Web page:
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Harper's Encyclopedia of United States History (ed. Benson Lossing) 570 0 Browse Search
Horace Greeley, The American Conflict: A History of the Great Rebellion in the United States of America, 1860-65: its Causes, Incidents, and Results: Intended to exhibit especially its moral and political phases with the drift and progress of American opinion respecting human slavery from 1776 to the close of the War for the Union. Volume I. 48 0 Browse Search
William F. Fox, Lt. Col. U. S. V., Regimental Losses in the American Civil War, 1861-1865: A Treatise on the extent and nature of the mortuary losses in the Union regiments, with full and exhaustive statistics compiled from the official records on file in the state military bureaus and at Washington 40 0 Browse Search
C. Edwards Lester, Life and public services of Charles Sumner: Born Jan. 6, 1811. Died March 11, 1874. 36 0 Browse Search
George Bancroft, History of the United States from the Discovery of the American Continent, Vol. 3, 15th edition. 34 0 Browse Search
Rebellion Record: a Diary of American Events: Documents and Narratives, Volume 2. (ed. Frank Moore) 32 0 Browse Search
Benson J. Lossing, Pictorial Field Book of the Civil War. Volume 3. 30 0 Browse Search
Rebellion Record: a Diary of American Events, Diary from December 17, 1860 - April 30, 1864 (ed. Frank Moore) 28 0 Browse Search
Horace Greeley, The American Conflict: A History of the Great Rebellion in the United States of America, 1860-65: its Causes, Incidents, and Results: Intended to exhibit especially its moral and political phases with the drift and progress of American opinion respecting human slavery from 1776 to the close of the War for the Union. Volume II. 26 0 Browse Search
Rebellion Record: a Diary of American Events: Documents and Narratives, Volume 10. (ed. Frank Moore) 26 0 Browse Search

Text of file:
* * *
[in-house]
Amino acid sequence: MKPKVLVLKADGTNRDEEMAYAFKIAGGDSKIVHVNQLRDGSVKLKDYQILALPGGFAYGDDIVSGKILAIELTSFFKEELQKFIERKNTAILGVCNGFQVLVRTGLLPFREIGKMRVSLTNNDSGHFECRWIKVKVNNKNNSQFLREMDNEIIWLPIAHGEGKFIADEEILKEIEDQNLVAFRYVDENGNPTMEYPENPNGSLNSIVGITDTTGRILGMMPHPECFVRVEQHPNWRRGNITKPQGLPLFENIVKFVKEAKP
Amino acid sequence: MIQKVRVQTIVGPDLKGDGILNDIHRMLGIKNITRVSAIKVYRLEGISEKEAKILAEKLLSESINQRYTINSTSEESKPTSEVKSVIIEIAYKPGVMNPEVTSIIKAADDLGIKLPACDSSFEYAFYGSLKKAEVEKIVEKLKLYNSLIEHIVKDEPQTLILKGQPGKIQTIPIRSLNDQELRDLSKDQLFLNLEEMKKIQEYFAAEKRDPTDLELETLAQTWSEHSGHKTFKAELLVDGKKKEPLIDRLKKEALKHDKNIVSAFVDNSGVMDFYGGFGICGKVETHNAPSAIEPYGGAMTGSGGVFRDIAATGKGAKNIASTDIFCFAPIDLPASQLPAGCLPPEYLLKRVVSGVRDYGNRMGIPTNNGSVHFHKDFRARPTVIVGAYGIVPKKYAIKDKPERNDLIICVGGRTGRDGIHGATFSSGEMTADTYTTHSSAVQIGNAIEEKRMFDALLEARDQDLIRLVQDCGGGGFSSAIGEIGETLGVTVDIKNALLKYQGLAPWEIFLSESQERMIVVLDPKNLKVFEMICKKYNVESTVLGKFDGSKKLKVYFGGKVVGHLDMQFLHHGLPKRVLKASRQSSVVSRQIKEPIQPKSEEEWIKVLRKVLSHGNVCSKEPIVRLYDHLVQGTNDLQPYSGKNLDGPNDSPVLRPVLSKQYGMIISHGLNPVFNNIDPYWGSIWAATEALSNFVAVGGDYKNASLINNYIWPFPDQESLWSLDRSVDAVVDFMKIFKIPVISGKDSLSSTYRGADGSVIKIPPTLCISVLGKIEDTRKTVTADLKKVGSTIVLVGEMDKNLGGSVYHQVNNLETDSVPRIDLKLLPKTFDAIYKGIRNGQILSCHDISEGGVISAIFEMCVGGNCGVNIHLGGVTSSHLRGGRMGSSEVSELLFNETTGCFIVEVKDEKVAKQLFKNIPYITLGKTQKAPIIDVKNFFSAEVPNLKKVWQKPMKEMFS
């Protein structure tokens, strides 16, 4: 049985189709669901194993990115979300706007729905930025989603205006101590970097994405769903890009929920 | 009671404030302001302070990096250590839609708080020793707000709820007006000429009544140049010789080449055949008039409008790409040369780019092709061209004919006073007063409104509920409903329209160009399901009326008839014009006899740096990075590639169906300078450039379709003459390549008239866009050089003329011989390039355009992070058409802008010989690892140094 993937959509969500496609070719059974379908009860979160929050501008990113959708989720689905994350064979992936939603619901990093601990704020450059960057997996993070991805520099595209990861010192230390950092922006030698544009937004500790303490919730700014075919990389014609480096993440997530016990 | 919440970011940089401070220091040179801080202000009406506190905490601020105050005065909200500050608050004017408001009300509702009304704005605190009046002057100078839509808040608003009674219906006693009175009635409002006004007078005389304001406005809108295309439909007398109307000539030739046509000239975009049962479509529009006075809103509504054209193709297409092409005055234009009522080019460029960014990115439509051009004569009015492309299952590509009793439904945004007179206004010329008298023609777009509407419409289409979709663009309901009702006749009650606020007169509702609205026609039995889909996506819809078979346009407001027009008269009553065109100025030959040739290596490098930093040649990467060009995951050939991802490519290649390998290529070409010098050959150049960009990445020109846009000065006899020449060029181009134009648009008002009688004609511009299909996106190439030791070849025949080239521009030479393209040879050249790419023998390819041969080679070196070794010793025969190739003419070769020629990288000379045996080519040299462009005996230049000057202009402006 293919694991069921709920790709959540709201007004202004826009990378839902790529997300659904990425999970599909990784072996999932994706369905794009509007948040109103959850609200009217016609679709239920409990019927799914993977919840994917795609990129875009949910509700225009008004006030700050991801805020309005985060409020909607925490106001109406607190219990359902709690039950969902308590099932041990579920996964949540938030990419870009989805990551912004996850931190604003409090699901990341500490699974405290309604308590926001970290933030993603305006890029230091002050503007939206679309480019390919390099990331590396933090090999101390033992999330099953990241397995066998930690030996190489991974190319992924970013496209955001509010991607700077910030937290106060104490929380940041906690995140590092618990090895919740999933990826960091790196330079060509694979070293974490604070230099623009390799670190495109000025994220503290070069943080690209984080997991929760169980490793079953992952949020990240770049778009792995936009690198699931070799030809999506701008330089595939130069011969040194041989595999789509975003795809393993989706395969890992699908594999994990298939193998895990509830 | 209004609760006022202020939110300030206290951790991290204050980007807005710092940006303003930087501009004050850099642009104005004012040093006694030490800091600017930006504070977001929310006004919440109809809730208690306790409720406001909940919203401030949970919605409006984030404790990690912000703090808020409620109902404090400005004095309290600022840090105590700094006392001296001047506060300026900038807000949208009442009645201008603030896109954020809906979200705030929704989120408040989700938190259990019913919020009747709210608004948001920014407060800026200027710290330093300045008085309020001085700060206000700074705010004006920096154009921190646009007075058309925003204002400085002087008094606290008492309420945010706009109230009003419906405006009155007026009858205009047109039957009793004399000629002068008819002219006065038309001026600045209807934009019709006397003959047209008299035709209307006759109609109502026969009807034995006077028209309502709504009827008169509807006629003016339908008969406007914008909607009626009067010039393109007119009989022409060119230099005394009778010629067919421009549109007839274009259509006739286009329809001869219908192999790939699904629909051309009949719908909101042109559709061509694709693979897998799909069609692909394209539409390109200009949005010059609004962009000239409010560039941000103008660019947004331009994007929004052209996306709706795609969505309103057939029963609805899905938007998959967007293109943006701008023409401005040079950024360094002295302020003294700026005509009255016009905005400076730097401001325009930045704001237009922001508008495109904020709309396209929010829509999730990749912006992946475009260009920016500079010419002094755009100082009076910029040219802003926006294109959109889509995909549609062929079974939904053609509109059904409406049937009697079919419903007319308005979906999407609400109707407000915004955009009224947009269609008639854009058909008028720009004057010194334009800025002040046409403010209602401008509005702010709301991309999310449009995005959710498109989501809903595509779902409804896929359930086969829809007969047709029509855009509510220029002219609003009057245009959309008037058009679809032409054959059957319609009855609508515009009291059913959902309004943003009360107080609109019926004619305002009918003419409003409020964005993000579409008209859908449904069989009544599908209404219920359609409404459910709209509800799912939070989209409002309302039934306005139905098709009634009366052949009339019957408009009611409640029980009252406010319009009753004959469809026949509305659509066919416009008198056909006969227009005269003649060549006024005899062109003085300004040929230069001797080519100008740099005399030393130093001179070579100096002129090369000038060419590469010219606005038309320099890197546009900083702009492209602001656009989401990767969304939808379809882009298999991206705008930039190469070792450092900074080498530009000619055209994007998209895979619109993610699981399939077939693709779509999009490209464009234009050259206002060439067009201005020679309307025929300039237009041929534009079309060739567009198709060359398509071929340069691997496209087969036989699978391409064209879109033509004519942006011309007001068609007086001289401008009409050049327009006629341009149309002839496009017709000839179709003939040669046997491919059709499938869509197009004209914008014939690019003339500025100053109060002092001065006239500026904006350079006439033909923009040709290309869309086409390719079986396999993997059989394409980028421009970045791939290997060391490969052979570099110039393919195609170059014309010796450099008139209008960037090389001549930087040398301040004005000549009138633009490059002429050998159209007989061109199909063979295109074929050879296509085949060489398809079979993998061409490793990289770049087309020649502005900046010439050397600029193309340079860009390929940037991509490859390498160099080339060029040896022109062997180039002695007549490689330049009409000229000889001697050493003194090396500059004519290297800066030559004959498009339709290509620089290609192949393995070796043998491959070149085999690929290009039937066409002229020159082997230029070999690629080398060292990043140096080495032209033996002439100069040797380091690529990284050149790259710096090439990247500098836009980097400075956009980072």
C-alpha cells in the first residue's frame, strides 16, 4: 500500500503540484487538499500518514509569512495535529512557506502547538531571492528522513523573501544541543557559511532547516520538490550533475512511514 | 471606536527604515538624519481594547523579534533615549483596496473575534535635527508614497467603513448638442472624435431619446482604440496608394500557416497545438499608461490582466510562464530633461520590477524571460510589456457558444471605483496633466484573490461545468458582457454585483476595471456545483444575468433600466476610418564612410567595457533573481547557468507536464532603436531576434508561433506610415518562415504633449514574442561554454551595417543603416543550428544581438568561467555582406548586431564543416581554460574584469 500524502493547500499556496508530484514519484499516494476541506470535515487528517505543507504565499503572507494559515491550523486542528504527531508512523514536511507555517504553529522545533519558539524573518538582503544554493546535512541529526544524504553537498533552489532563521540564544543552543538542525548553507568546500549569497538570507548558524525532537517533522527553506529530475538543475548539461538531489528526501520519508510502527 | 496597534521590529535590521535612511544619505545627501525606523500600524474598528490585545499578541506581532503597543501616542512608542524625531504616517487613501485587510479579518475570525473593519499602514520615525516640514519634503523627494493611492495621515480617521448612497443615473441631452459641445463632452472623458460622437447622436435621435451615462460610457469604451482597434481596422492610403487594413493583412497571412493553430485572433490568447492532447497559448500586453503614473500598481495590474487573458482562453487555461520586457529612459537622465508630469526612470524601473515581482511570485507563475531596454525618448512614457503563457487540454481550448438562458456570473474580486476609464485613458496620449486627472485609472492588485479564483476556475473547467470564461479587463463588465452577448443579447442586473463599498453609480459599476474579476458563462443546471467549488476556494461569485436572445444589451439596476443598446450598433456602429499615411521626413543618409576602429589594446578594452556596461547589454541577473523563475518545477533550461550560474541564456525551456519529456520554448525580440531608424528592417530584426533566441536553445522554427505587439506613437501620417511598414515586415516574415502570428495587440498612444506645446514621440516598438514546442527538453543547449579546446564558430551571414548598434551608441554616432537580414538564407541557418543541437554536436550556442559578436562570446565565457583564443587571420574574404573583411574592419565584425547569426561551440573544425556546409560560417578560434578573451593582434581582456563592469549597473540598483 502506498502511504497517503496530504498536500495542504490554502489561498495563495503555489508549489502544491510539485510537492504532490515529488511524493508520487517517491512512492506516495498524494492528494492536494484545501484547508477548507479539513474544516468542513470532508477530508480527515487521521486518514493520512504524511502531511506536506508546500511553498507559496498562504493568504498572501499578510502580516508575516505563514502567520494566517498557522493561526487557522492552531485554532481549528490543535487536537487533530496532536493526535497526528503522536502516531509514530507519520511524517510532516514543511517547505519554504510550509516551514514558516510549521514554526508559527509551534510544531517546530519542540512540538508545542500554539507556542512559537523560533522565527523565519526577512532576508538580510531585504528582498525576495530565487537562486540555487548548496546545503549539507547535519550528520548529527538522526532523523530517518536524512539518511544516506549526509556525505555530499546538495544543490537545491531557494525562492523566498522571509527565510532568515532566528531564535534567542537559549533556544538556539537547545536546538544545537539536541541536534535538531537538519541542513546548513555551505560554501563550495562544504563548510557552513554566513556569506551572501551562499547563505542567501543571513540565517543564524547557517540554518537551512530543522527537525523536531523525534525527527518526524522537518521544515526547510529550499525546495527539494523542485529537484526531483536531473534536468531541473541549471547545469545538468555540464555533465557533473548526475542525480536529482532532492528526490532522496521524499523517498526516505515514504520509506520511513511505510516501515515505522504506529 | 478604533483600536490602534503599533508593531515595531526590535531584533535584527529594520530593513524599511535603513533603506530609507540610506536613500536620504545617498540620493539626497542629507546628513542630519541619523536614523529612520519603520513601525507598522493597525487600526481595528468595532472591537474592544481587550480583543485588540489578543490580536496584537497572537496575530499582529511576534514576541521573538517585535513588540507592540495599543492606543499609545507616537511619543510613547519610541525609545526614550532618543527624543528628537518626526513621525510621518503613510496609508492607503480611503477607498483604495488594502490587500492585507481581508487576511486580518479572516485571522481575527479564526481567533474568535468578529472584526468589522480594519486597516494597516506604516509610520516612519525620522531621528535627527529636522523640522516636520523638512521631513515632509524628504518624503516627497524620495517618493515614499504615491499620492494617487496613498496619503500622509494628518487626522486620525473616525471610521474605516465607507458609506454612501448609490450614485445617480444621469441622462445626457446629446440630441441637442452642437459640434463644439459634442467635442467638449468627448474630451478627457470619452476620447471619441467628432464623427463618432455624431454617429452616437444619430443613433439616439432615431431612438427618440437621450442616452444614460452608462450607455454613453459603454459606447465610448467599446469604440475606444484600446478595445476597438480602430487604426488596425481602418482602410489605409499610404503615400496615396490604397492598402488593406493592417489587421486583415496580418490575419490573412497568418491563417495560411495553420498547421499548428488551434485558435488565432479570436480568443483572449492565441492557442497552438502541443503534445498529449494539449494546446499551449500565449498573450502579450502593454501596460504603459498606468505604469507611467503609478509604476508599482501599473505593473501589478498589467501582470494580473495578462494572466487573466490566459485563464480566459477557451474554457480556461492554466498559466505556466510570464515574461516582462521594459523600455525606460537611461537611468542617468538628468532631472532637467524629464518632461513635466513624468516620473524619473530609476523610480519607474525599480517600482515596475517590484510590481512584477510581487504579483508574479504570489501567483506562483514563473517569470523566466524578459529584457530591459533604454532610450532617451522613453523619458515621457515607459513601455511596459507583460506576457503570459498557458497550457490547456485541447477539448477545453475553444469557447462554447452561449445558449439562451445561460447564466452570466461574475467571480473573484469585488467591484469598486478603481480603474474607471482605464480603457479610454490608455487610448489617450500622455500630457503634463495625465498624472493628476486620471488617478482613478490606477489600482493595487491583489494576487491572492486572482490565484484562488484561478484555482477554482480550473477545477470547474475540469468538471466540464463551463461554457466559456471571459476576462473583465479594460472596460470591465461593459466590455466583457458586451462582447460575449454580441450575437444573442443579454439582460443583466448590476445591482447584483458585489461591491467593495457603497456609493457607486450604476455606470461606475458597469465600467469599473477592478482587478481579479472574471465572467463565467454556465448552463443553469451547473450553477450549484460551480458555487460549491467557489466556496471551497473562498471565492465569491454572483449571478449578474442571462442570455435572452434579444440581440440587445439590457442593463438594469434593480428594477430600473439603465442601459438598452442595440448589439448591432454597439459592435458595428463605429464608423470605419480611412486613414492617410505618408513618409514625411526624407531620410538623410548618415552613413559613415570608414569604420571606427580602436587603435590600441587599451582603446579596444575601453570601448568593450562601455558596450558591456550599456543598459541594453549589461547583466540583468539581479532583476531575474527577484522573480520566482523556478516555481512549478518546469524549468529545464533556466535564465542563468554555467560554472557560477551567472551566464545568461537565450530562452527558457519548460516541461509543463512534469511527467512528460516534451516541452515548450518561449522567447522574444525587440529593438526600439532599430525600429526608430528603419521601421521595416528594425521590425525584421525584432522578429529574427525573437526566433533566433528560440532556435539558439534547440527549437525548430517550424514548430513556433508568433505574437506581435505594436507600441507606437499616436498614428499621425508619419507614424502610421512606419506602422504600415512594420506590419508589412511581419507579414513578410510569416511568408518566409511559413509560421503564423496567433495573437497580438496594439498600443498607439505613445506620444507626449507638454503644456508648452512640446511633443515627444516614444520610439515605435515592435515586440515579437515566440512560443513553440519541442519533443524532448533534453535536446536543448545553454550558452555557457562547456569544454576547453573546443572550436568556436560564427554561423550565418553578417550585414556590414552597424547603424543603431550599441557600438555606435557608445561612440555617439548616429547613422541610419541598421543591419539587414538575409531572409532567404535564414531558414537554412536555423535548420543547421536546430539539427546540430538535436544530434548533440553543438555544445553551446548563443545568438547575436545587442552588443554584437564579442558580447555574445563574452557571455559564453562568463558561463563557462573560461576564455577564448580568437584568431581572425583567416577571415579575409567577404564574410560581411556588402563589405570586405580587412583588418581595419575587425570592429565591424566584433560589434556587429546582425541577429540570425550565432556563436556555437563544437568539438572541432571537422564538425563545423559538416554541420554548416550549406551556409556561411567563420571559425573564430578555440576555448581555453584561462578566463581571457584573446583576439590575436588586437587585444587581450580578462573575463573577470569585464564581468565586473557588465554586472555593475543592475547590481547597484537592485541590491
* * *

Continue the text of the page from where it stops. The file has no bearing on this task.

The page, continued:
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Browsing named entities in Robert Underwood Johnson, Clarence Clough Buell, Battles and Leaders of the Civil War. Volume 3.. You can also browse the collection for Michigan (Michigan, United States) or search for Michigan (Michigan, United States) in all documents.

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Robert Underwood Johnson, Clarence Clough Buell, Battles and Leaders of the Civil War. Volume 3., Bragg's invasion of Kentucky. (search)
n battle. This included Bragg's, Smith's, and Marshall's columns, and although it is probably true that their aggregate strength in August was 48,776, it would have been as difficult for Bragg and Smith to have concentrated that number as it would have been for Buell and Wright to have concentrated the 163,633 which they commanded. Even with such a force available to drive 40,000 men out of Kentucky, General Wright on the 16th appealed to the governors of Indiana, Illinois, Wisconsin, and Michigan for additional troops. What troops came in answer to these calls I would not venture to say; but leaving these and the troops in West Virginia under General Wright out of the calculation, our strength, even after Stevenson joined us, was less than half, and but little more than one-third that of the enemy, and that powerful enemy was directly on its base of supplies, with unlimited commissary and ordnance stores, while the Confederate army had no base, was living off the country, and had n
Robert Underwood Johnson, Clarence Clough Buell, Battles and Leaders of the Civil War. Volume 3., East Tennessee and the campaign of Perryville. (search)
lished there for the advance; and a specific plan and instructions for small block-houses, or, more properly speaking, picket-houses, at the less important points were prescribed. An officer was specially assigned to the direction of these works, and the supervision of the guards. Iron-clad dummy cars were provided for such purposes and for express service. Much of the road-repairing and other engineering work was done and supervised by a splendid regiment of mechanics and engineers from Michigan, under Colonel William P. Innes. These, from among the thousand other details, are mentioned, because they were infinitely important to our existence, and absolutely necessary for the first step in advance. Clearly the means of transportation, which were barely sufficient to provide us with a precarious subsistence where we were, would be insufficient to carry us at least thirty miles farther away, across a broad river and a mountainous country, into the presence of the enemy. The reco